Andy had Chiappa, an importer of high quality Italian replica arms, create an exact replica of the Winchester takedown Model 92, using the “interrupted threads” made famous by the original. Once the magazine tube is unscrewed, the barrel and action are turned 90 degrees, allowing them to come apart. There’s no need to “unscrew” the two, simply rotate and remove. The design has proven itself over more than 100 years.
Takedown is easy. Cam the lever down, then rotate it to “unscrew”
the mag tube from the receiver. Then a simple twist of the barrel/action
and it comes apart. It takes about 15 seconds to take it apart or
assemble it. Note fiber optic front sight.
The “interrupted” threads allow removal of the barrel and action
with only a quarter-turn. Reassembly is just as fast and easy.
Lock-up is solid as a bank vault.
One of the delights of the Model 92 design is the slender, rounded
receiver. It allows easy and comfortable field carry. You could also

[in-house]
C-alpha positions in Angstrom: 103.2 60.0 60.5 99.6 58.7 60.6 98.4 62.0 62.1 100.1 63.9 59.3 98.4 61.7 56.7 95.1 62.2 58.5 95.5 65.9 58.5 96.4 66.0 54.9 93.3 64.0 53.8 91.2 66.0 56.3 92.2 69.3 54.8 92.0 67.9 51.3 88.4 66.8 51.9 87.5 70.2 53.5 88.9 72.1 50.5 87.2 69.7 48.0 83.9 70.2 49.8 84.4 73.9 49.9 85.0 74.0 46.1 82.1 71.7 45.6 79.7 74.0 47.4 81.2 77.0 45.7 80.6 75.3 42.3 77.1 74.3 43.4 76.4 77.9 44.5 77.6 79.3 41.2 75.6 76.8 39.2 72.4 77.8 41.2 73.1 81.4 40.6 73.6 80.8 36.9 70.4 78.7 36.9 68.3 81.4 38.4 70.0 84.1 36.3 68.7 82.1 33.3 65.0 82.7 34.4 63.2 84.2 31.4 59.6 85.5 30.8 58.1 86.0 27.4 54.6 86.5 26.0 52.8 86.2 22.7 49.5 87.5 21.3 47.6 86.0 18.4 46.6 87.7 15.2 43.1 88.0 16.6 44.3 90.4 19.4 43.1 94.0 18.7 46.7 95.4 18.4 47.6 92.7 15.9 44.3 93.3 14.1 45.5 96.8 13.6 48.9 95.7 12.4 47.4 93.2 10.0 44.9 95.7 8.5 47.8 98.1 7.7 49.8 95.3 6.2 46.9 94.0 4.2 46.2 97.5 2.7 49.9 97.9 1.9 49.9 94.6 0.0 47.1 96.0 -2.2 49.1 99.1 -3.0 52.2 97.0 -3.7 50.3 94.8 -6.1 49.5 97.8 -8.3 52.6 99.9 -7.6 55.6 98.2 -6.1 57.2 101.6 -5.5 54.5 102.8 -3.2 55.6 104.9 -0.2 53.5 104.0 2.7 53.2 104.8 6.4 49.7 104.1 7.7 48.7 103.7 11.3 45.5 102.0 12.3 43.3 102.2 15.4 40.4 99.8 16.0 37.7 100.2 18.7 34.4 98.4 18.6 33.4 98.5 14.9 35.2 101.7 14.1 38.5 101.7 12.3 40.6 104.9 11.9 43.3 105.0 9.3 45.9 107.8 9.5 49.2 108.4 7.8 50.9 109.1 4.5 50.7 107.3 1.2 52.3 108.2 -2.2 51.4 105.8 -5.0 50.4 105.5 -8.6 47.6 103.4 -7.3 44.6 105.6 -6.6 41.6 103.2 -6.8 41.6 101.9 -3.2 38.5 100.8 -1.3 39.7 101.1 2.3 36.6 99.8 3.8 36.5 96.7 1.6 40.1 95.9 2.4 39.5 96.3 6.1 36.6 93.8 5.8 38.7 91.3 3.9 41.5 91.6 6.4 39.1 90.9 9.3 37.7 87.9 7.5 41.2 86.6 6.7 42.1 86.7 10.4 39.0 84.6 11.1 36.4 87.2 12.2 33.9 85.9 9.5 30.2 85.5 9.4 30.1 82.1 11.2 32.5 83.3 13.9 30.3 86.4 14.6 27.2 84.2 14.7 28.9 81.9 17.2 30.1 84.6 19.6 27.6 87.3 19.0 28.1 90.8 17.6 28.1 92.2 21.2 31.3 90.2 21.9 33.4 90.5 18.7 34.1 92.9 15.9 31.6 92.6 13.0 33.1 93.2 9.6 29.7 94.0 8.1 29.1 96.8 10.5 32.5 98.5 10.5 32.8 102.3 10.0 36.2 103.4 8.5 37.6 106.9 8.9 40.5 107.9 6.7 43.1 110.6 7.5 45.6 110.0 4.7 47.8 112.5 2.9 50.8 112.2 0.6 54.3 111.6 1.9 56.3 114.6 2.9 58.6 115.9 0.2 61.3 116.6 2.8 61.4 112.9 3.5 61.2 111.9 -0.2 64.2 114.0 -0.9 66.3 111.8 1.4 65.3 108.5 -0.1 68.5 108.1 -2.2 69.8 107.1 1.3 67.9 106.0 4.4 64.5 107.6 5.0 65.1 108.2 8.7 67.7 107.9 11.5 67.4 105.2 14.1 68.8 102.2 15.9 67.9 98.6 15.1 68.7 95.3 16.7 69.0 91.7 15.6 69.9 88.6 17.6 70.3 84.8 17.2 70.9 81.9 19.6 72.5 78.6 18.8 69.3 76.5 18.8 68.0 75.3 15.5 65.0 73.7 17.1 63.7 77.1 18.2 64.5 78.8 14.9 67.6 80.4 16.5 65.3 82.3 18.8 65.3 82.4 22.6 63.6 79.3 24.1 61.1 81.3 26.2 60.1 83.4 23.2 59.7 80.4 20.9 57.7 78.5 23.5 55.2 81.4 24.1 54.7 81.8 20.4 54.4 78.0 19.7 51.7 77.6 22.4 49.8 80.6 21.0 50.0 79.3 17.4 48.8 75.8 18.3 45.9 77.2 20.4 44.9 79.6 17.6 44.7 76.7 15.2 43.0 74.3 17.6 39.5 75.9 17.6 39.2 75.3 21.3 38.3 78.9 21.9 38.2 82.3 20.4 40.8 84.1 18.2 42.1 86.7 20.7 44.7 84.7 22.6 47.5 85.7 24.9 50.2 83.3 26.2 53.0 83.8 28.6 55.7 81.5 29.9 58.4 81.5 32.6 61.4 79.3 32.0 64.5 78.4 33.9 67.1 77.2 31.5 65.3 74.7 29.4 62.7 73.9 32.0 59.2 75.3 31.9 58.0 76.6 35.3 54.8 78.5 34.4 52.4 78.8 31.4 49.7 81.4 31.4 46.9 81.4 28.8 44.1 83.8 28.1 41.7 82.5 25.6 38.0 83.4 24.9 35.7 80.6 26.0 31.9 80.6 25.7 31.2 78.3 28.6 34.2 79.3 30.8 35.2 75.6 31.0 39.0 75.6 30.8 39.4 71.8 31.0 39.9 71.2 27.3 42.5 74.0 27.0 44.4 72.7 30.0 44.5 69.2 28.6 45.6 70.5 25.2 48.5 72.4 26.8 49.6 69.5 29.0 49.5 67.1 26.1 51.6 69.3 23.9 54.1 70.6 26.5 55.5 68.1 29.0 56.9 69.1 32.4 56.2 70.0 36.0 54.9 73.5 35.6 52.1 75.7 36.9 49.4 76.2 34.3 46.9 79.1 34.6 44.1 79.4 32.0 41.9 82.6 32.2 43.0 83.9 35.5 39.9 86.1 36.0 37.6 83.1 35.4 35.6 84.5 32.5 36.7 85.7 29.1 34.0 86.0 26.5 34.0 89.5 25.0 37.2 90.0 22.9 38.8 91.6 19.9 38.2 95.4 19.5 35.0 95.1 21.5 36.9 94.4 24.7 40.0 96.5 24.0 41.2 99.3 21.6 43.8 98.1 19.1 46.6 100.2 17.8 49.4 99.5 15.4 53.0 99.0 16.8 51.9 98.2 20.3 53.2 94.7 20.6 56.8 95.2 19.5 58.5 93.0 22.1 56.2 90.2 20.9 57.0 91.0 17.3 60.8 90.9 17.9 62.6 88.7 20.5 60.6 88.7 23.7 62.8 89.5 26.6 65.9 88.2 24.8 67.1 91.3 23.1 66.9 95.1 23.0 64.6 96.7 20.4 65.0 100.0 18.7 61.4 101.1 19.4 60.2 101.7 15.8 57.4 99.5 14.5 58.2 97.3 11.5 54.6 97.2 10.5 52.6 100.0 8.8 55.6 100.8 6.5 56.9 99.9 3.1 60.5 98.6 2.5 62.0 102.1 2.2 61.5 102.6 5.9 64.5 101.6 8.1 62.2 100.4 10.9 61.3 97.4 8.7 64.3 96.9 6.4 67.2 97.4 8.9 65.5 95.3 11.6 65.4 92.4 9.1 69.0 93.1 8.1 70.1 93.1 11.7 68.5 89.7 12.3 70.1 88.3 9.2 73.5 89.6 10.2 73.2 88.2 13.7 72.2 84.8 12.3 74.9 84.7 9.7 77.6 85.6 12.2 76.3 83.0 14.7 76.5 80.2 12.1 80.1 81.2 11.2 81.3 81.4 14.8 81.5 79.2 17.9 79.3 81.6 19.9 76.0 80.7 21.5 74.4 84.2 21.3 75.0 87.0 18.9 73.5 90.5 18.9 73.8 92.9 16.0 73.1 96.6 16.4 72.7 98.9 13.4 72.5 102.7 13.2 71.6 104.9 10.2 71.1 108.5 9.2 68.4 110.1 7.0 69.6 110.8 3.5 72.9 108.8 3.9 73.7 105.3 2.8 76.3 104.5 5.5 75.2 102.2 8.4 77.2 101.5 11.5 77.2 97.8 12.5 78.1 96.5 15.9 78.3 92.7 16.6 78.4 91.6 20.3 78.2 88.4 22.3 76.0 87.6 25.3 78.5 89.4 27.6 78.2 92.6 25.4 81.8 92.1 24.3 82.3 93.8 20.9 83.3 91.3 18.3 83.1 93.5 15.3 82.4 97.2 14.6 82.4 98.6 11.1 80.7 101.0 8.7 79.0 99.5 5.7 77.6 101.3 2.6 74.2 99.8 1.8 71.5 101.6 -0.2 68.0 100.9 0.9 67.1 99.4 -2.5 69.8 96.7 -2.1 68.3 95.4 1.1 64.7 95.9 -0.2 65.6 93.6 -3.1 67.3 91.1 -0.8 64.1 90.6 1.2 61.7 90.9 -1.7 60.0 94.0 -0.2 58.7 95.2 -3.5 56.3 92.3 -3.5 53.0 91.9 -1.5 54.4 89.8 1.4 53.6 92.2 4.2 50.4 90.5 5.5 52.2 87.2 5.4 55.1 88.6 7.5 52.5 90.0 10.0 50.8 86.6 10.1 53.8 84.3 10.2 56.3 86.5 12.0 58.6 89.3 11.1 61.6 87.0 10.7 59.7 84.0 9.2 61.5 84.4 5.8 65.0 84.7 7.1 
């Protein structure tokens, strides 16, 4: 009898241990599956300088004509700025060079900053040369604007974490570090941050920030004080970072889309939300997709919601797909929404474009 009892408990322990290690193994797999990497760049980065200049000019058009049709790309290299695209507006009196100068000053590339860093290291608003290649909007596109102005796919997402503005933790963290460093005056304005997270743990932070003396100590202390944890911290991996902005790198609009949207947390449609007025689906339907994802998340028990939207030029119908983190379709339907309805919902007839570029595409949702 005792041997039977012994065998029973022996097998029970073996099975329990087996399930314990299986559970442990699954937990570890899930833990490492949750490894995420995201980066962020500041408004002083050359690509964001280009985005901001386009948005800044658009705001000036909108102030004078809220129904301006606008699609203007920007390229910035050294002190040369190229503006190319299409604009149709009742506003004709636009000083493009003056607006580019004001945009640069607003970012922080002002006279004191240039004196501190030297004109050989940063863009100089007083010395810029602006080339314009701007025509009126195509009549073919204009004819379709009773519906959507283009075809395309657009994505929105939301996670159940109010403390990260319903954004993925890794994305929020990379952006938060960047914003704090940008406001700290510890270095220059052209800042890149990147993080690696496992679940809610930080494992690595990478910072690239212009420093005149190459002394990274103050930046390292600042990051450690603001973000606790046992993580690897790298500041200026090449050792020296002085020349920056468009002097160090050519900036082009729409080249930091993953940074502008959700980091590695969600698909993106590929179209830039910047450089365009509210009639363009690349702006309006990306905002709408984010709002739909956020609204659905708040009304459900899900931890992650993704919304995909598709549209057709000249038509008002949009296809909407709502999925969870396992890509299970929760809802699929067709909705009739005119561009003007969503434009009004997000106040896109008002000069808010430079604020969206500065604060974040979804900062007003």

install swivels for a lightweight nylon sling too, if you like. The
hard chrome finish makes it weather- and sweat-resistant and able to
survive the outdoors easily. Note Skinner Sights rugged all-steel
rear aperture sight in front of Roy’s hand.
The Support Gear
Andy didn’t skimp on the accessories either. A stormproof survival kit anchors the accessory package (mylar tube tent, emergency stove, fuel tablets and storm match kit), along with paracord, an OKC RAT-7 camp knife, compass, magnesium fire starter and a small light. There’s room in the zippered and buckled kit for ammo and other accessories as you see fit.
The rifle taken-down fits neatly into the case, with the overall length being about 21″. The case is black tough-duty nylon with handles and simply looks like a case holding personal travel goods or tools — not like a “gun” case.
Taken down, the Bush Pilot is a tidy package and fits neatly into
the custom case, along with this assortment of survival tools and
accessories. There’s also room for a box or two of ammo in the case.